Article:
I practice balancing cookbooks and utensils while tucked away in our small apartment in the city. I’ve never been a fan of overhead lighting, so I set the mood for myself with leftover bulbs from the holidays. Pour a glass of wine. Light incense. Unpack the modest drawer next to the oven that is a mix of wooden spoons + silverware washed in a rush before work. I’m happy to see a cutting board after a long day of uncertainty. I can make sense of these tools, the spoons and knives waiting for me to pick them up and perform a familiar dance. I know that whatever happens here, it’s all going to be O.K. There is no revenue tied to the lentil soup – no pretense about what this will be.
In the background, Cynthia Ozick reads In the Reign of Herad IV by Steven Millhauser. Her voice cracks and wheezes through each sentence and I can feel the miniature art pieces come to life, from fantastical creatures to ornate furnishings. The artist in the story, constructs smaller and smaller miniatures until they are only visible through a special lens. In truth, this is me time, when the whole world just melts away. This is when I can get lost in a world that is all about the small details. And I guess that’s always been cooking + baking for me, these tiny art pieces that get washed away only to remake them again.
I imagine myself piecing words (or recipes) together with similar grace, but I know it will take more than faith and optimism to construct this intricate of a building. I tell myself, rinse the lentils, roast the garlic, don’t think about the architecture of the story, peel the potatoes, chop the onions, small – like miniatures the smallest dollhouse. Focus on your hands.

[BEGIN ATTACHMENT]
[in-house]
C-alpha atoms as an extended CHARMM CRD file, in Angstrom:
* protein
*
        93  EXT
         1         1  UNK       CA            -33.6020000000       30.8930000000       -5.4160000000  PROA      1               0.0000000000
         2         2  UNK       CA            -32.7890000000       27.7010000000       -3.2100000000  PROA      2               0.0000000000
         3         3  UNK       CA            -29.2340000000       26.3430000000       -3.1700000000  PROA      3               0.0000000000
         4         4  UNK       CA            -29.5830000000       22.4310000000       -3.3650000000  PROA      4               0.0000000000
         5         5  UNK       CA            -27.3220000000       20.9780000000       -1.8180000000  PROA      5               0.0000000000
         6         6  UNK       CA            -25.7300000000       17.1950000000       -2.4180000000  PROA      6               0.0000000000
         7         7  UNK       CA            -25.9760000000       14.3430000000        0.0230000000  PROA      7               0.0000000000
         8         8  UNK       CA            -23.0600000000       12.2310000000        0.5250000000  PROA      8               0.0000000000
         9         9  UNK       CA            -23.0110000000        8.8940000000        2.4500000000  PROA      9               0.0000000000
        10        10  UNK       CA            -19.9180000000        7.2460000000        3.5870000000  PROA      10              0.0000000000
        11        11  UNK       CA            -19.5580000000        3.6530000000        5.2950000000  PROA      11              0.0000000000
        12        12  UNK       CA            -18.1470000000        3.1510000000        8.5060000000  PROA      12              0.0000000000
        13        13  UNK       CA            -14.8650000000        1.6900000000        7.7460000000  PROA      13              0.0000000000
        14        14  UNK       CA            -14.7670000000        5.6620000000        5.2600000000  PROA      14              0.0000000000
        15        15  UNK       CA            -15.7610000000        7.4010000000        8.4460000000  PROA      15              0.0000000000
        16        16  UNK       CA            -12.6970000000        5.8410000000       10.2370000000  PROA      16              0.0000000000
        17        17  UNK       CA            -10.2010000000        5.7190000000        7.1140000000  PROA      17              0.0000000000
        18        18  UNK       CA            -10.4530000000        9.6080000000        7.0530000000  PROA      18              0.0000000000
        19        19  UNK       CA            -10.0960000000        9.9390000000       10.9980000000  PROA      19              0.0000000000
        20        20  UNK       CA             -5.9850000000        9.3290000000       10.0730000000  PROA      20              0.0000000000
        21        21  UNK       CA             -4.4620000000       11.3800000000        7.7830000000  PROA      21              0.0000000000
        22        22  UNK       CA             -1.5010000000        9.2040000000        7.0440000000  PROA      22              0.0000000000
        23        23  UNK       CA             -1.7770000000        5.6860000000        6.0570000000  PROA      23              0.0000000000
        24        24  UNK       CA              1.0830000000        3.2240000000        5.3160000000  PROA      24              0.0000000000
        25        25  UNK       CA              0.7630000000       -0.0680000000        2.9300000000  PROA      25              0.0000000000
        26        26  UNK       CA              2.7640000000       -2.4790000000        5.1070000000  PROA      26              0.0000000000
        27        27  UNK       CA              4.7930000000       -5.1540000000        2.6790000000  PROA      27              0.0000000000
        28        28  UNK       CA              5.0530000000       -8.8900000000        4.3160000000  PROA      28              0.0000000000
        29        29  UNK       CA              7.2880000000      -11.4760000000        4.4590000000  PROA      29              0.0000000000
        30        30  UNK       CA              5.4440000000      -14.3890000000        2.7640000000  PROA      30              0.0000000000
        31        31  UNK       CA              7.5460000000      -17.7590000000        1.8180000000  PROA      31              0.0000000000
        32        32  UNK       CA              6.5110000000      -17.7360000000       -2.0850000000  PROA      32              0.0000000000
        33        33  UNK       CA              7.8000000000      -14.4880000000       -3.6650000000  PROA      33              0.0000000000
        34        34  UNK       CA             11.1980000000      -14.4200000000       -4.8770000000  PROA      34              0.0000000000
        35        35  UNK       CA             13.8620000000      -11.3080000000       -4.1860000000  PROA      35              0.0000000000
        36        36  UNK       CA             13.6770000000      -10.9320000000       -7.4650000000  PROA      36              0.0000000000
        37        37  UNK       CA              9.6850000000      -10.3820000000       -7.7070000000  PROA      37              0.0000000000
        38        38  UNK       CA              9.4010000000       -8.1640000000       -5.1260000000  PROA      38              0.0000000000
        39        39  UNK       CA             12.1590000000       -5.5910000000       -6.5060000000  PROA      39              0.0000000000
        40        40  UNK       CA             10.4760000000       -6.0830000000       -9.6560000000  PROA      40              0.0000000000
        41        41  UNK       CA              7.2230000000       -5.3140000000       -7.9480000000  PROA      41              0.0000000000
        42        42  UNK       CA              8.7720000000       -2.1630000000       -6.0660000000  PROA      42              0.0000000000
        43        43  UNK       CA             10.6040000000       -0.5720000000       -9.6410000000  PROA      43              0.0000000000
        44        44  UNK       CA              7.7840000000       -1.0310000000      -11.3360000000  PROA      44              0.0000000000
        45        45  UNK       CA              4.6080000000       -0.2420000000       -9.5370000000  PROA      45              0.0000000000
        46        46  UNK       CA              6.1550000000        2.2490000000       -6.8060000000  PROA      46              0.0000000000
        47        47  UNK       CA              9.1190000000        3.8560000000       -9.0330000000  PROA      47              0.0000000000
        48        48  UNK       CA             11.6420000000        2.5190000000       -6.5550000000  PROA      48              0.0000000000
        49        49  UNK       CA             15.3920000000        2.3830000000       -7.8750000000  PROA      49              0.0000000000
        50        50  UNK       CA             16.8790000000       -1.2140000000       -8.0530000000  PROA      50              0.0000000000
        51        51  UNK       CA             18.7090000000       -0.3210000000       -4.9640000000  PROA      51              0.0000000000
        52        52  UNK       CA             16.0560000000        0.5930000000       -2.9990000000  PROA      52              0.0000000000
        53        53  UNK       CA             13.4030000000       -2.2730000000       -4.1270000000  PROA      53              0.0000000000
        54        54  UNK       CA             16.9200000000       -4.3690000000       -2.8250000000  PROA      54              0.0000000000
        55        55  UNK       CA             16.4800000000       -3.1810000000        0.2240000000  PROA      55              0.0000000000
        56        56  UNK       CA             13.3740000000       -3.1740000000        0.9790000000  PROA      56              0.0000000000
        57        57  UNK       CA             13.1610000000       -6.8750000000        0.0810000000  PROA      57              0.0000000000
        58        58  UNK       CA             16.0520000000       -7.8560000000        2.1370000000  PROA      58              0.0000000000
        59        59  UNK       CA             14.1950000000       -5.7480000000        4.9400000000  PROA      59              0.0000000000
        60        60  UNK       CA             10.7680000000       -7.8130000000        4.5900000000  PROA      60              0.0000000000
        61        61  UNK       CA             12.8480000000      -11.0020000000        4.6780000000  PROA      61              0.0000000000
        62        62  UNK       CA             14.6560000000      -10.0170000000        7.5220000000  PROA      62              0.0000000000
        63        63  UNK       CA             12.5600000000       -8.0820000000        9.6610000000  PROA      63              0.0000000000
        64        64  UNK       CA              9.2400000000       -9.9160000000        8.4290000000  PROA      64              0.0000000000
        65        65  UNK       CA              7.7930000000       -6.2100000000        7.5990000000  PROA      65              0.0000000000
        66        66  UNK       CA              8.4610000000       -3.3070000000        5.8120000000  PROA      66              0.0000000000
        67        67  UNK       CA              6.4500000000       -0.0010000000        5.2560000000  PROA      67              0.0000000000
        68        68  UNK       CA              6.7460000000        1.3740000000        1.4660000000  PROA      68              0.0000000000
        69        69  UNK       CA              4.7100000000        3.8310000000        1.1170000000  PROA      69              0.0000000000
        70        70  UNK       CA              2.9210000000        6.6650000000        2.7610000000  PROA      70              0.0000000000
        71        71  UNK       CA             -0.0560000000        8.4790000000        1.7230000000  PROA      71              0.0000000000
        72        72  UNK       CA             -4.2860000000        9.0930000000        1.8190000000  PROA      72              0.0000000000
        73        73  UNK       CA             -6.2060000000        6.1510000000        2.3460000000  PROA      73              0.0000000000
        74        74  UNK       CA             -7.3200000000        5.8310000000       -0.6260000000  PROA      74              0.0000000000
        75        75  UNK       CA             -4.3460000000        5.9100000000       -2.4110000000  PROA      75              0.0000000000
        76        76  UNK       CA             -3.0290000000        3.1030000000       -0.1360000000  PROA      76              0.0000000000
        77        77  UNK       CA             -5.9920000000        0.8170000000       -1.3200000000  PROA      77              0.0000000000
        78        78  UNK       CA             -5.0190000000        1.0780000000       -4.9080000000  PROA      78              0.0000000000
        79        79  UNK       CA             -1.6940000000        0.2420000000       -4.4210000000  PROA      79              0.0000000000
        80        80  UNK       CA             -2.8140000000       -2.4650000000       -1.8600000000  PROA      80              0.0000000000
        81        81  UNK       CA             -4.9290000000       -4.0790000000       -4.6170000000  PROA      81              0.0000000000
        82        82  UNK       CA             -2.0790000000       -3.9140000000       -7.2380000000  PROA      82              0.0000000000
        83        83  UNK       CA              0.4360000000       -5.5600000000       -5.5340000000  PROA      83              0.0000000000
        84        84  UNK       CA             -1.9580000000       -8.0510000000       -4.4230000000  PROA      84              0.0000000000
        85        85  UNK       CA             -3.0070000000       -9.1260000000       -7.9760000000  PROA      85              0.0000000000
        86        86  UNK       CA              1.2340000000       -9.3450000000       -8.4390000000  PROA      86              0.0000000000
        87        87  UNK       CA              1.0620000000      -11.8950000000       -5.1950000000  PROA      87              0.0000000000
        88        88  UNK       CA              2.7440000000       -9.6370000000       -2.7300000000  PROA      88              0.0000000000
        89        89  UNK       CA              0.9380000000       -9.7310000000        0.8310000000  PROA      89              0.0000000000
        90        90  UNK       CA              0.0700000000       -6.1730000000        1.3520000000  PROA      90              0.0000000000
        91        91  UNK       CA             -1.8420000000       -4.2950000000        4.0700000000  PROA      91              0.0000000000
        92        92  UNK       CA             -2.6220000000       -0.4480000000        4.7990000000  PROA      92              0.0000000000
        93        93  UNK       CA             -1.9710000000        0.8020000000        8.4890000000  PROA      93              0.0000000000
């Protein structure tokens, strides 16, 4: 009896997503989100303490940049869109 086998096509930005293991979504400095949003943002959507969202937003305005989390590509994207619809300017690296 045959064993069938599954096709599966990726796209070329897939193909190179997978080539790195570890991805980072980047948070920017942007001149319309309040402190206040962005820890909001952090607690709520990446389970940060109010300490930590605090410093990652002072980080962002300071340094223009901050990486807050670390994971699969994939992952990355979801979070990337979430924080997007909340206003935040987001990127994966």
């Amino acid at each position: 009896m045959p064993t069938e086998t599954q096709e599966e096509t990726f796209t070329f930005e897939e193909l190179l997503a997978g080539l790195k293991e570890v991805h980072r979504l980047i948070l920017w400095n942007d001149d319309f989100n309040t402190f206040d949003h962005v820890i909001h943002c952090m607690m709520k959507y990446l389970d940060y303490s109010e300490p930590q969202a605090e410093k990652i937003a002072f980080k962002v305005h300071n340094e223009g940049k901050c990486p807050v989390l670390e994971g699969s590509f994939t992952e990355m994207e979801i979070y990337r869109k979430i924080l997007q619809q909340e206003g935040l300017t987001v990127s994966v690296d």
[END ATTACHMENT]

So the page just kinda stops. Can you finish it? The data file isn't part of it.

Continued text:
I come to the kitchen with all the lightness + heaviness from the day, as if somewhere between these small cooking techniques lays the answer to the things my heart does not know what to do with. Nothing else seems to sort it all out, so why not here, between kitchen utensils + the neighbors’ voices filtering in from the streets. I make cornbread in my grammy’s cast iron skillet, calculating buttermilk substitutes and dreaming of her recipe drenched in butter and honey. Lately, I’m ballooning with memories that are sometimes my own and at times, borrowed from ones passed down like invisible furniture.
Memory is a delicate ingredient. I know not to get carried away or pine for things I cannot change. And still, some days, it pours with no ending. Nostalgia was built to hold both joy + grief, like loneliness.
Mince, roast, check the temperature of the oven. Simmer. And there it is, between all the messiness of the day and potato skins – the feeling that you get when your feet finally come back to the ground.
Stir. Whisk. Bake. Slice. Serve.
-Spicy Lentil Soup –
1 cup tricolor lentils
1/2 sweet onion, chopped
4 cloves roasted garlic*
1/2 ripe vine tomato, chopped
1 potato, cubed
2 tbs olive oil
4 cups water
5 tsp vegetable bouillon
1 tbs cumin
2-3 green onions, chopped
In a small pot, bring 4 cups of water to boil. Add vegetable bouillon and stir until thoroughly dissolved + turn off heat. In a cast iron skillet, or the oven, roast 4 whole cloves of garlic for 3-5 minutes or until lightly brown.
In a medium pot, saute crushed roasted garlic, onions, and cumin for 2-3 minutes, or until onions are translucent. Add tomatoes + potatoes and saute for an additional 2-3 minutes.
Add vegetable broth and 1 cup of lentils, simmer for 20-25 minutes until the lentils are soft.